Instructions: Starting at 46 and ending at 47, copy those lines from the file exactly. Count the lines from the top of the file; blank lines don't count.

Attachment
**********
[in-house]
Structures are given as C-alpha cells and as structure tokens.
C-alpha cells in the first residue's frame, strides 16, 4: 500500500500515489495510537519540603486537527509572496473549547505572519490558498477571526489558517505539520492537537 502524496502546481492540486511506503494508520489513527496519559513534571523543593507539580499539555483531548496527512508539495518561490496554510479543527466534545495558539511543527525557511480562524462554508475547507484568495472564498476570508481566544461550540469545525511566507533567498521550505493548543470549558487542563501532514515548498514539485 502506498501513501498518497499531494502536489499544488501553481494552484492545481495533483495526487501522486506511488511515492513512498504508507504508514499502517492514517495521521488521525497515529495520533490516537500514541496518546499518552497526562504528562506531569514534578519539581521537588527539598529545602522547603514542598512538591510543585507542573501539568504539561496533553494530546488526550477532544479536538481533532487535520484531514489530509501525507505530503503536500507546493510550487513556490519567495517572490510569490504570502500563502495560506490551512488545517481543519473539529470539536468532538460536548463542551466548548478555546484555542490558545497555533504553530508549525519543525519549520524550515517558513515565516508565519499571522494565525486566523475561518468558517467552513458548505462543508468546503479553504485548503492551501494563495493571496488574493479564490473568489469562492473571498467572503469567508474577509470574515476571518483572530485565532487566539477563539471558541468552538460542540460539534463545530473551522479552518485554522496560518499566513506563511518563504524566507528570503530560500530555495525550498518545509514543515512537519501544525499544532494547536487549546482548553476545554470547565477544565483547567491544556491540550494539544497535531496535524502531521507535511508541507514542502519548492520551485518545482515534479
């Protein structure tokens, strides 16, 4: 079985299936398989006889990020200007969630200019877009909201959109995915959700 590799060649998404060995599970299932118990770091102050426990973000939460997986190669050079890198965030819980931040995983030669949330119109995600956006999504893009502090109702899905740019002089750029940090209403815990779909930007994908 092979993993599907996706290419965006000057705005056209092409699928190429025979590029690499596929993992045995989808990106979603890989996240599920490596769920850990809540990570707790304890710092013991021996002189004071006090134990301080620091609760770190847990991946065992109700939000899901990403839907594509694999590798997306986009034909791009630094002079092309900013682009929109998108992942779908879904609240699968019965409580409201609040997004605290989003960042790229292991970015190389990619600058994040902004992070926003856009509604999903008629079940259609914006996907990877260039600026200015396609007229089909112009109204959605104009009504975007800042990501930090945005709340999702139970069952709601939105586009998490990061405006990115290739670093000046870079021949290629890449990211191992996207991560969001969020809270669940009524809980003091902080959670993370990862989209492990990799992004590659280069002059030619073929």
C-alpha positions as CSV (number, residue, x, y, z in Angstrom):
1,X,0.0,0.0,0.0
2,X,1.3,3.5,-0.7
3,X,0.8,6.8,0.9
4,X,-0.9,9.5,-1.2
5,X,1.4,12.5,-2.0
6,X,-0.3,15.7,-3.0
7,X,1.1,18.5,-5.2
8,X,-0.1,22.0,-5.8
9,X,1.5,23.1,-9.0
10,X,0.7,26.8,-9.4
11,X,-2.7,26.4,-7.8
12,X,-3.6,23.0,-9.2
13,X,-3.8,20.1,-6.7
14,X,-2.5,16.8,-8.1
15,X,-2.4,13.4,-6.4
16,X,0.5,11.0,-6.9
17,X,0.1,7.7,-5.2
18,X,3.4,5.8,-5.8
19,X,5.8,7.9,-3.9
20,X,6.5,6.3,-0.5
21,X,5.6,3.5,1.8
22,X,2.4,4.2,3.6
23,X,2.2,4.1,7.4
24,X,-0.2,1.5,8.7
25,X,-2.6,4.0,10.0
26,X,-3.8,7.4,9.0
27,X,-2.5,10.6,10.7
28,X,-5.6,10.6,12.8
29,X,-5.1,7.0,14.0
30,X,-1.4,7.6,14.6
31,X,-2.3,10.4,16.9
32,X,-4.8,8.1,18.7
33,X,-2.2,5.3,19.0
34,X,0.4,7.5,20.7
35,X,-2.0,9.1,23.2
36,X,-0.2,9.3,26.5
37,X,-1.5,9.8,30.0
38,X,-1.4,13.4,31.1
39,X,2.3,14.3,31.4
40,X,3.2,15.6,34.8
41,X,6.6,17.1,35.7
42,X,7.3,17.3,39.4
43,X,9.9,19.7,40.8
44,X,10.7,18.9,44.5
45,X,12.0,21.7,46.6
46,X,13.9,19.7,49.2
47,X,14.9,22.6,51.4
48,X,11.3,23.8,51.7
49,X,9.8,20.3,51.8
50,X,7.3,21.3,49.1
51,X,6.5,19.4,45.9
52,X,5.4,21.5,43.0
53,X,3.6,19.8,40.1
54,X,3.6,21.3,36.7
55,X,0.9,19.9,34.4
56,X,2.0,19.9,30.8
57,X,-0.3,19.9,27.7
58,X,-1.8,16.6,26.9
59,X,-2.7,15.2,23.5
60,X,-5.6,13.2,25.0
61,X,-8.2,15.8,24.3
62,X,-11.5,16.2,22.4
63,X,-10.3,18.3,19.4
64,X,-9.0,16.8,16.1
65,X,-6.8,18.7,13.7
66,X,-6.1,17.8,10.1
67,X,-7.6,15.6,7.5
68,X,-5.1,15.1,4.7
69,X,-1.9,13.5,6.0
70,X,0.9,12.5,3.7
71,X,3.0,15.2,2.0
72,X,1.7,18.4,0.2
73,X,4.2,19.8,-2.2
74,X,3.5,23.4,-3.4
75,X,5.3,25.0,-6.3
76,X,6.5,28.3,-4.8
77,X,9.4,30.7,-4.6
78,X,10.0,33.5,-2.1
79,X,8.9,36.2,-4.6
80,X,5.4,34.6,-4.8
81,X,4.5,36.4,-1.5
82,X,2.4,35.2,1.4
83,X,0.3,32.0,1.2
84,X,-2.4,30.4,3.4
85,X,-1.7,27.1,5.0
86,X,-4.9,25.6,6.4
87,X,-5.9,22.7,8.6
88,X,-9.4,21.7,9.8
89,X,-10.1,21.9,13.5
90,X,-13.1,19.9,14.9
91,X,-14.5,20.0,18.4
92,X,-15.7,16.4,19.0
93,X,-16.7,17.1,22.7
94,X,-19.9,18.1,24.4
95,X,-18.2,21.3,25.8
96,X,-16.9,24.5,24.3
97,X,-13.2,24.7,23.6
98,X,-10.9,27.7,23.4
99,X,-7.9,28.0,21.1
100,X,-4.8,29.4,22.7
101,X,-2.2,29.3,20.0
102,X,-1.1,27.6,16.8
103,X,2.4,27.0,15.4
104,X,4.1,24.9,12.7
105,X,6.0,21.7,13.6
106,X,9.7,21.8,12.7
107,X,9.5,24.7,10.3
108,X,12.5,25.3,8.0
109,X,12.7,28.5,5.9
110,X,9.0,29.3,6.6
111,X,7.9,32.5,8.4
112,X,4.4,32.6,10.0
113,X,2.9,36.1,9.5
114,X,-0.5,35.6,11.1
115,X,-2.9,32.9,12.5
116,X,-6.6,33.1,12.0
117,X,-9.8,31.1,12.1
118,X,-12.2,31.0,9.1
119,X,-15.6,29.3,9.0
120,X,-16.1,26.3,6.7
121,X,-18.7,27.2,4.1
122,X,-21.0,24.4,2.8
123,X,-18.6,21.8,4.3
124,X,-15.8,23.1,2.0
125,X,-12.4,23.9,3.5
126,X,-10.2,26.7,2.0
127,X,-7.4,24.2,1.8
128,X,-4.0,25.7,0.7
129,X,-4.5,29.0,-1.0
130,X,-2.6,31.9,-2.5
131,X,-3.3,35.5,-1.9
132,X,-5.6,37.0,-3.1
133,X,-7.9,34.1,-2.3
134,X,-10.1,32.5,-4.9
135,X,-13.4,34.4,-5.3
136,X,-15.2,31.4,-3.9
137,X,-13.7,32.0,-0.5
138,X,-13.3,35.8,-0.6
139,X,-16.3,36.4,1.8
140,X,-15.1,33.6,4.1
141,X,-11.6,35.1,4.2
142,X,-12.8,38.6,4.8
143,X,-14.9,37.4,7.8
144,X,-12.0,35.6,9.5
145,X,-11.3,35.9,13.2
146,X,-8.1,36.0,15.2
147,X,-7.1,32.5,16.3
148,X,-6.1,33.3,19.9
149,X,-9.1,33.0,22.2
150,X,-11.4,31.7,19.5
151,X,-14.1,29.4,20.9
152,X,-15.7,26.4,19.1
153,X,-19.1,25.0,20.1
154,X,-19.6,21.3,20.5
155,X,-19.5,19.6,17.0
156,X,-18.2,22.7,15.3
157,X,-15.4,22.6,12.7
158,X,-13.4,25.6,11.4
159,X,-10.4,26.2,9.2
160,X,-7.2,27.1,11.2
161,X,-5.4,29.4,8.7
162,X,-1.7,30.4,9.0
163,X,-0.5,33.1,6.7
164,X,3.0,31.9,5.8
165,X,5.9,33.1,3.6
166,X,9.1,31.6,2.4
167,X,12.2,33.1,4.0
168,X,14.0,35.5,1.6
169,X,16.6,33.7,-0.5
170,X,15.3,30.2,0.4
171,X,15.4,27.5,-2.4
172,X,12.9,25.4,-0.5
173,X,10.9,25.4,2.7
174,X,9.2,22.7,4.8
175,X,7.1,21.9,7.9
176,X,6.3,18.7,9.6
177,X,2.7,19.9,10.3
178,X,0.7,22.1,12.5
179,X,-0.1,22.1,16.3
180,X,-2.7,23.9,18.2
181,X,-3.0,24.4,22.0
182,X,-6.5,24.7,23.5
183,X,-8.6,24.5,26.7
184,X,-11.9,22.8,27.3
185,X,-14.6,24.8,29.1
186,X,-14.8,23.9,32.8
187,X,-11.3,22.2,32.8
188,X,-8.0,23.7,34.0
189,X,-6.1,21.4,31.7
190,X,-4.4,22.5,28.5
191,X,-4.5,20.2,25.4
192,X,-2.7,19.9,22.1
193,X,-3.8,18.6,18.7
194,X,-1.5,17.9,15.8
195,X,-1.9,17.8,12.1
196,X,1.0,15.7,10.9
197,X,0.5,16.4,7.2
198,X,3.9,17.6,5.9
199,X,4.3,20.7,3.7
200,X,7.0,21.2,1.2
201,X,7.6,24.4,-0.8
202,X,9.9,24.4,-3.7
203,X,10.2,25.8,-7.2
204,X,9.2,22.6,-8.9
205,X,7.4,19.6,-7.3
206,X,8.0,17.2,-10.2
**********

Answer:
41,X,6.6,17.1,35.7
42,X,7.3,17.3,39.4